Small coin to big data – changes at the checkout

Digital disruption of retail point of sale is a prelude to bigger changes. How businesses capture and derive value from consumer transaction data, the experience consumers have through whatever channel(s) they prefer, and how stuff gets paid for and processed are all up for grabs.

A recent Wall Street Journal article concerning Amazon’s plans to offer Kindle tablets as a future checkout system for SME’s could well upset more apple-carts than just which point of sale (POS) systems businesses use.

“The game of mobile payments is going to be won or lost at the physical checkout, that’s where nearly all of commerce is done today.” Richard Crone, chief executive of Crone Consulting. Wall St Journal online (29/1/13)

I’m fascinated how customer experience can be enhanced by reducing the time and disjointedness of the transactional aspects of consumer purchases. One under-represented aspect of the rise in popularity of online shopping is convenience/ time-saving. Very few retailers take the approach of consciously designing an ‘ideal’ interaction as one of their key products, and yet it is user experience (UX) engineers who have driven online advances.

Growth of omni-channel retailing means that the key (only?) advantage that SME’s and niche retailers maintain – nimbleness, could be used to good effect in an increasingly data-driven environment. Implementation of smarter and simpler POS systems, combined with considered design of the in-store interaction process means that independents have a fighting chance at remaining competitive. For example, well regarded NZ-based Vend software gets out of the way while providing sophisticated analytics tools, and runs seamlessly cross-platform, whether Mac, PC, or tablet-based.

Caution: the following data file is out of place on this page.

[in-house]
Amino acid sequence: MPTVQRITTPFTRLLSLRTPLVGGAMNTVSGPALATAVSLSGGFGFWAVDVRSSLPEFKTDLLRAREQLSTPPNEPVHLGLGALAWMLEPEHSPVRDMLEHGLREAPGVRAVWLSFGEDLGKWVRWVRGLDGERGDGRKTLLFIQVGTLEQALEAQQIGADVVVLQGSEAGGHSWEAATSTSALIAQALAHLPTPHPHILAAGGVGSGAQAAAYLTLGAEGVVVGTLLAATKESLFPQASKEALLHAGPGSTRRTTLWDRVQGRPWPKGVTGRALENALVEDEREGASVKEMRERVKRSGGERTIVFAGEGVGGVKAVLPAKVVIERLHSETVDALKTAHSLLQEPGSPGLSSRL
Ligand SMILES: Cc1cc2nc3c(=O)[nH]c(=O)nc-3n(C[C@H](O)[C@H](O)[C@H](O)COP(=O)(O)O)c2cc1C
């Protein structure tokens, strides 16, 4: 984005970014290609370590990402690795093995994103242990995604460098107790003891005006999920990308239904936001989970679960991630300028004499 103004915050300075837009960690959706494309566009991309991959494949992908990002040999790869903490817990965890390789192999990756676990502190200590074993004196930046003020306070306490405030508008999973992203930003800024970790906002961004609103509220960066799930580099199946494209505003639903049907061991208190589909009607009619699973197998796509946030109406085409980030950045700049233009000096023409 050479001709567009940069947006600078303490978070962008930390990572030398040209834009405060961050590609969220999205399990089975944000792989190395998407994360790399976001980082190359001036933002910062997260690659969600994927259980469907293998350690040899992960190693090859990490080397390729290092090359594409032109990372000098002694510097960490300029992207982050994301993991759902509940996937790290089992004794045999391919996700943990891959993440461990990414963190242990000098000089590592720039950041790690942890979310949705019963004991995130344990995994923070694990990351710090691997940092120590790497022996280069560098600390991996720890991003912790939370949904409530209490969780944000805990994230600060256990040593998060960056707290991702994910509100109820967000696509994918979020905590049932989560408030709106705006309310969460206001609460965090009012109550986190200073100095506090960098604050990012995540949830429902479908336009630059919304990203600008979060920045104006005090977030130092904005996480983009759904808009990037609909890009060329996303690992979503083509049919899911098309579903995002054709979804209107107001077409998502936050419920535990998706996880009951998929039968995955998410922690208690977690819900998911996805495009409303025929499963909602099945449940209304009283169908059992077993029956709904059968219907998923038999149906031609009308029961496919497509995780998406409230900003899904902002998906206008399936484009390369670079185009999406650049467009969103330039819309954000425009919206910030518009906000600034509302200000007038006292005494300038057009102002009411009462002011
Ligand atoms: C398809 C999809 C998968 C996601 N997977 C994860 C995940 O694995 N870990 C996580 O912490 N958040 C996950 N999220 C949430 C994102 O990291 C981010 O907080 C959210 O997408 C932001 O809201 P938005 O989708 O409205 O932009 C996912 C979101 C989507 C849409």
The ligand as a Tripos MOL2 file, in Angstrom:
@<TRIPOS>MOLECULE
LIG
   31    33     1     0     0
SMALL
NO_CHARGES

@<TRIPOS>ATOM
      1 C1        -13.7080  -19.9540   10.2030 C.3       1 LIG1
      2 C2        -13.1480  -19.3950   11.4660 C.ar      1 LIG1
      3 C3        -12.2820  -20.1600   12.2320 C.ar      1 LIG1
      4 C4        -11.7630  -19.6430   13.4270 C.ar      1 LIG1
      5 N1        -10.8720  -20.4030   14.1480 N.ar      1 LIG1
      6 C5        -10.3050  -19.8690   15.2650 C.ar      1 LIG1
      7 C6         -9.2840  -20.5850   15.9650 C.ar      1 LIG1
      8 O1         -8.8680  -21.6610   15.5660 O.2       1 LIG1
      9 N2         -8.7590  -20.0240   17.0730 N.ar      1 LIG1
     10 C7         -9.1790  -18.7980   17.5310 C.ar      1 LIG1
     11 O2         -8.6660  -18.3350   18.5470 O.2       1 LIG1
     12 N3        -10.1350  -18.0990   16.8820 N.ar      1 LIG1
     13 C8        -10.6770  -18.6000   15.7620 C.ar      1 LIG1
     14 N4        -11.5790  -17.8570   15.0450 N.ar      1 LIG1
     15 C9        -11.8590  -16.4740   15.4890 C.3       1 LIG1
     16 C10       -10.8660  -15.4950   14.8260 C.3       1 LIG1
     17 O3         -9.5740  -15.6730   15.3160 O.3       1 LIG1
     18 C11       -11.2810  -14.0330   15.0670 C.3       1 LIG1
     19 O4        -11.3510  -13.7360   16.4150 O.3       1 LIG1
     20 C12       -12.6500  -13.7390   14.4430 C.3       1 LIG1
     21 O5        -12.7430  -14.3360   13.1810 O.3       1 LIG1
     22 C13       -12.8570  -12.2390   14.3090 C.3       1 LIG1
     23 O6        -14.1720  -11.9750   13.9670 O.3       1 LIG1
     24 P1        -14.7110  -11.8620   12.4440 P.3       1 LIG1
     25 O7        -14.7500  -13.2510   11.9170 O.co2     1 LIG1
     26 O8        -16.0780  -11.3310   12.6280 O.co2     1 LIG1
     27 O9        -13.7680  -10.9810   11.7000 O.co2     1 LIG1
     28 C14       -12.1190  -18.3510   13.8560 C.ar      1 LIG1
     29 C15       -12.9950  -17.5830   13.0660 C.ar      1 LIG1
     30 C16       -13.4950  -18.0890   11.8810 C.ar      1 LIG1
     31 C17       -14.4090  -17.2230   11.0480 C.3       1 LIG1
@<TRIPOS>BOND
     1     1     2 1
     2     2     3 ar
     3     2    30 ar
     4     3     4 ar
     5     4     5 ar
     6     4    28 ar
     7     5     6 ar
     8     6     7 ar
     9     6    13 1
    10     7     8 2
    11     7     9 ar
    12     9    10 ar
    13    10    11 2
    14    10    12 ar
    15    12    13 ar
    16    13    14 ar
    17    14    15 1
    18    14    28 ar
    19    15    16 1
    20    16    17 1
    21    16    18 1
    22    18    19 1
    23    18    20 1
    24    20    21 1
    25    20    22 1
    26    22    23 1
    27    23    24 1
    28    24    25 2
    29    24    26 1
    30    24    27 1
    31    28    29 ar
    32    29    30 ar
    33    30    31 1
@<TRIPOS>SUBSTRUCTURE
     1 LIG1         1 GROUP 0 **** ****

I have high hopes that independents of all retail persuasions can deliver a compelling brand offer as a seamless experience through whichever channels a consumer prefers. The historically cosy bank intermediary payments/ authorisation element of the equation is the ultimate target of POS disruptors, and it’s getting closer to reality every day. For the incumbent banks I’d be wondering where both my historically juicy intermediary/ authorisation card commission, and all the valuable transactional data will be headed. Probably through someone like Braintree who have been speaking startup language ever since their own beginnings in 2007.

We will still be transacting in the future, but the rate of digitally inspired change at the checkouts is looking decidedly non-linear, and I wonder if banks are ready for the new kids barging into their party?

©David Binstead  2014

Honourable mention to Coin, who have looked at payment from a different angle by storing 8 ‘dumb’ magnetic cards on one ‘smart’ master card. With the recent mass data breach through Target in the States, it seems that they’re going to have to drive forward chip and pin (EMV) compatibility, as the US is finally pushing for implementation of the extra security it offers by 2015.


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